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Monday, November 30, 2020
REYKJAVIK, Nov 22 2006 (IPS) - Since May this year, there has been a huge influx of foreigners to Iceland. That is quite striking, considering that only 20 years ago Iceland was considered almost ethnically ‘pure’.
In 1985, foreigners represented only 1.4 percent of the population whereas now they make up almost 7 percent – and that is not counting those who have become naturalised.
Not only have foreigners come to Iceland, they all have jobs too, which is not always the case in other countries where unemployment among migrant workers is often a considerable problem.
Iceland has a population of 303,000. At the end of last year, 13,378 people with foreign nationality were living in Iceland. And since the beginning of this year, 6,227 foreigners, mostly men, have come to Iceland from the new EU countries. Despite the influx, unemployment in Iceland is currently only one percent.
Anyone from an EU country can now come to Iceland without a work permit. They can be here for six months if they are looking for work. But most foreigners get a job very soon after arriving, if they do not have one already set up.
Like many countries, Iceland did not initially allow free movement of workers from the countries that became new EU members in May 2004, but it opened the barriers on May 1 this year. Although new Europeans no longer need a work permit in order to work here, employers have to inform the Directorate of Labour when a foreigner from one of these countries starts work.
Ten countries joined the EU on May 1 2004 to make the EU a 25-member state. The countries were Cyprus, the Czech Republic, Estonia, Hungary, Latvia, Lithuania, Malta, Poland, Slovakia and Slovenia.
Bulgaria and Romania are due to join Jan. 1, 2007. The Althingi (Icelandic parliament) has decided that there should similarly be a two-year waiting period for Bulgarians and Romanians to come to Iceland.
The authorities have been surprised by the response, as has everyone else.
Because the Icelandic economy is booming and unemployment is so low, ministers and other officials welcome the new workers, saying that the economy would be paralysed if foreigners were discouraged from working here.
There has been some concern whether or not pay and conditions in Iceland will be compromised by the influx of foreigners, who earn much more in Iceland than they would at home – even if they do not earn as much as Icelanders in comparable jobs.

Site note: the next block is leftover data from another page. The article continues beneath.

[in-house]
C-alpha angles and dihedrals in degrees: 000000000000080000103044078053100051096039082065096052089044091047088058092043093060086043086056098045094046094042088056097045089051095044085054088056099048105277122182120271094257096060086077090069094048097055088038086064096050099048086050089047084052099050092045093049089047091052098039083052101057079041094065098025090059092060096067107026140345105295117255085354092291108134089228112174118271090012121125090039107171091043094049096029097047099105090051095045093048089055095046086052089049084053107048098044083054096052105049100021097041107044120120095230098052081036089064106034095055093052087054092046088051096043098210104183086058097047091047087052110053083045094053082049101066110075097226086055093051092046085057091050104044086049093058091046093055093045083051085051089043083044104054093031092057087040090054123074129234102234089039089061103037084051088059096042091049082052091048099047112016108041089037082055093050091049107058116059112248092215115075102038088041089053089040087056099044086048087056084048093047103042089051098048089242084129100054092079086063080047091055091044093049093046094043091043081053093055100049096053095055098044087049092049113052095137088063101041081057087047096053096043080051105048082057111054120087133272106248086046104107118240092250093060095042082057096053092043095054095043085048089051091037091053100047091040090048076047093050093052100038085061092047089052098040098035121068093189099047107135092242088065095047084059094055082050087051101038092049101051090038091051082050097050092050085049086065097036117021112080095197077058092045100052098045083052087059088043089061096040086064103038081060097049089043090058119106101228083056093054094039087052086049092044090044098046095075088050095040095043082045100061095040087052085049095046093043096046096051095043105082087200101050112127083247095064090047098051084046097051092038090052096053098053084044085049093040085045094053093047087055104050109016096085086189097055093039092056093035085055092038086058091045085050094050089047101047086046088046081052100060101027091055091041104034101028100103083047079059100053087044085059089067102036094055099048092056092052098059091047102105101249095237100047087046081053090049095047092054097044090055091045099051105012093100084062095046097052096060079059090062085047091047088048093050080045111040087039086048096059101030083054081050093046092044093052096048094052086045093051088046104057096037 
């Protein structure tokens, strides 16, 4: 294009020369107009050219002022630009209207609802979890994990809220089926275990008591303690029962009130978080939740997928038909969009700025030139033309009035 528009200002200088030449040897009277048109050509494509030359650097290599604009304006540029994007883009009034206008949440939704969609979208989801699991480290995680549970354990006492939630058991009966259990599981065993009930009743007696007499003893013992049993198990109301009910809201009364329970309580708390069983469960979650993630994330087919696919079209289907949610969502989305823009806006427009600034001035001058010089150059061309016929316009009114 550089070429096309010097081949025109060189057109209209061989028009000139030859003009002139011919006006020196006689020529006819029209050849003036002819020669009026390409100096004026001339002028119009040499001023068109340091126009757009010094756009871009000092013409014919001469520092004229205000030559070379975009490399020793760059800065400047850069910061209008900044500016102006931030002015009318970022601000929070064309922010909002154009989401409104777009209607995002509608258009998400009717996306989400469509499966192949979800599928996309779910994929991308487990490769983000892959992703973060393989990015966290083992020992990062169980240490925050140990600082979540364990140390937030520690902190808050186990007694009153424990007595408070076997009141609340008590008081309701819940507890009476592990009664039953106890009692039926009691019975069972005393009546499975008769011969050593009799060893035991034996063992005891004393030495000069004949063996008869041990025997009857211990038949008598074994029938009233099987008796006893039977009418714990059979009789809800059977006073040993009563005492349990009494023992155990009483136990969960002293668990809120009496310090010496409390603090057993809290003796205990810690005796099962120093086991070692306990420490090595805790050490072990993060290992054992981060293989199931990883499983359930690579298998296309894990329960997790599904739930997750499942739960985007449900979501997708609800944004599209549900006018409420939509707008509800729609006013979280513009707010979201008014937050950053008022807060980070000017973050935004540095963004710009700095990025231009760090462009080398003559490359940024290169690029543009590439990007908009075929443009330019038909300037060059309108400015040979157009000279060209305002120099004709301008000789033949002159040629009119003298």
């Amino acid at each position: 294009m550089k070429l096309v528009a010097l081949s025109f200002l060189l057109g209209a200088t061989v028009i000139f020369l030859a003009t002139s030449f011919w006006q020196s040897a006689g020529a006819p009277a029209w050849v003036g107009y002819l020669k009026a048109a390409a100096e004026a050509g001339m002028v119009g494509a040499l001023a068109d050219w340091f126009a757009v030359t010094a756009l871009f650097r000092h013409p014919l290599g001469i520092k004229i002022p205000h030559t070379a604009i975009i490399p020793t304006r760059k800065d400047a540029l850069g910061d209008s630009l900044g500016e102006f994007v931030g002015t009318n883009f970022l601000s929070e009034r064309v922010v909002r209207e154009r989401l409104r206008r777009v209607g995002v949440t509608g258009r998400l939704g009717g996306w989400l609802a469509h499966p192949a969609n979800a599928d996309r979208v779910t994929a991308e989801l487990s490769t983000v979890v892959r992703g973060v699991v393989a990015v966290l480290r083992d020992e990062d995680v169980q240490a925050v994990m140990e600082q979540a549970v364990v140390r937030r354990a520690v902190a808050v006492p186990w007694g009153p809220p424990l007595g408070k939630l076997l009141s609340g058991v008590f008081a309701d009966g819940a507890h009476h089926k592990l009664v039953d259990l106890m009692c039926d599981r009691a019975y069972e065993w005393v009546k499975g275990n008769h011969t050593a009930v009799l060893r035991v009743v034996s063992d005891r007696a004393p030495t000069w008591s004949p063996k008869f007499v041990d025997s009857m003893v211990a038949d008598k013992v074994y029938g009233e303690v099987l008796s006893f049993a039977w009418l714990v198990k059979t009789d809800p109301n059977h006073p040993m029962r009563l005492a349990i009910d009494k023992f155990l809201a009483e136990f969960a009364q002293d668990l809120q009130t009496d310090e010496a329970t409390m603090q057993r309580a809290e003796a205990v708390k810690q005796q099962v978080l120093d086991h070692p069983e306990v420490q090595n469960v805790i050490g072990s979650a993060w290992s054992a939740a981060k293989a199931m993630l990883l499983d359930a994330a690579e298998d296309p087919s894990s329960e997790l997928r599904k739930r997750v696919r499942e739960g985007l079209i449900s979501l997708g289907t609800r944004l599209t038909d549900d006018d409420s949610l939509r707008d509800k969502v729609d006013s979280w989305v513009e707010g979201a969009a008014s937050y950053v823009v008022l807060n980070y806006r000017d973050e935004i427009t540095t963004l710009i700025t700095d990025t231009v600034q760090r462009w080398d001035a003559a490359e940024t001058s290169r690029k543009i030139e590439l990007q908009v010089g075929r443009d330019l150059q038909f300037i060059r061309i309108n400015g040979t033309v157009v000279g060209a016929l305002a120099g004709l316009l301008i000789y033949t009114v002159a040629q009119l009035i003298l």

“There is no difference in pay in cases where wages are paid according to a set rate, for instance in hospitals,” Gudmundur Hilmarsson from the Icelandic Confederation of Labour told IPS. “But in trades such as the building industry, where Icelanders are commonly paid salaries above the basic rates, it is often the case that foreigners are paid less.”
The majority of foreigners who have arrived recently, roughly 64 percent, work in the construction industry.
Polish workers have always been popular in Iceland, and still form the bulk of the foreign workforce. About 7,500 Poles now live in Iceland, 1,394 of them in Reydarfjordur where they make up 75 percent of the workforce who are building the Fjardaraal aluminium plant.
Complaints have arisen that new foreign employees are forced to pay exorbitant rent for substandard accommodation provided by employers. And there have been allegations that companies have fired Icelanders and hired cheaper foreigners instead. But Hilmarsson says this is not common.
Most foreigners know little about Iceland before arriving, and do not envision staying a long time, but many stay on longer than they intended, and bring their families over once they have become established. Knowledge of Icelandic is considered essential for these people, and preparations are being made to teach it.
The influx of Europeans has created a downside, though. It is now much harder for non- Europeans to live and work in Iceland, as preference is given to those from the EU. An employer has to confirm that a post was advertised throughout the EU before a non- European can be given a work permit.
Likewise, people who have been living in Iceland for a while now find it harder to get their relatives into the country if they are not of European origin.
Toshika Toma, a priest who works with foreigners, is concerned about this. “If someone from Thailand or the Philippines wants to bring their parents to Iceland to live, they first have to find a job for them,” he told IPS. “And that is hard, because Europeans have priority now for vacant jobs. The law is unfair, and it shouldn’t be.”
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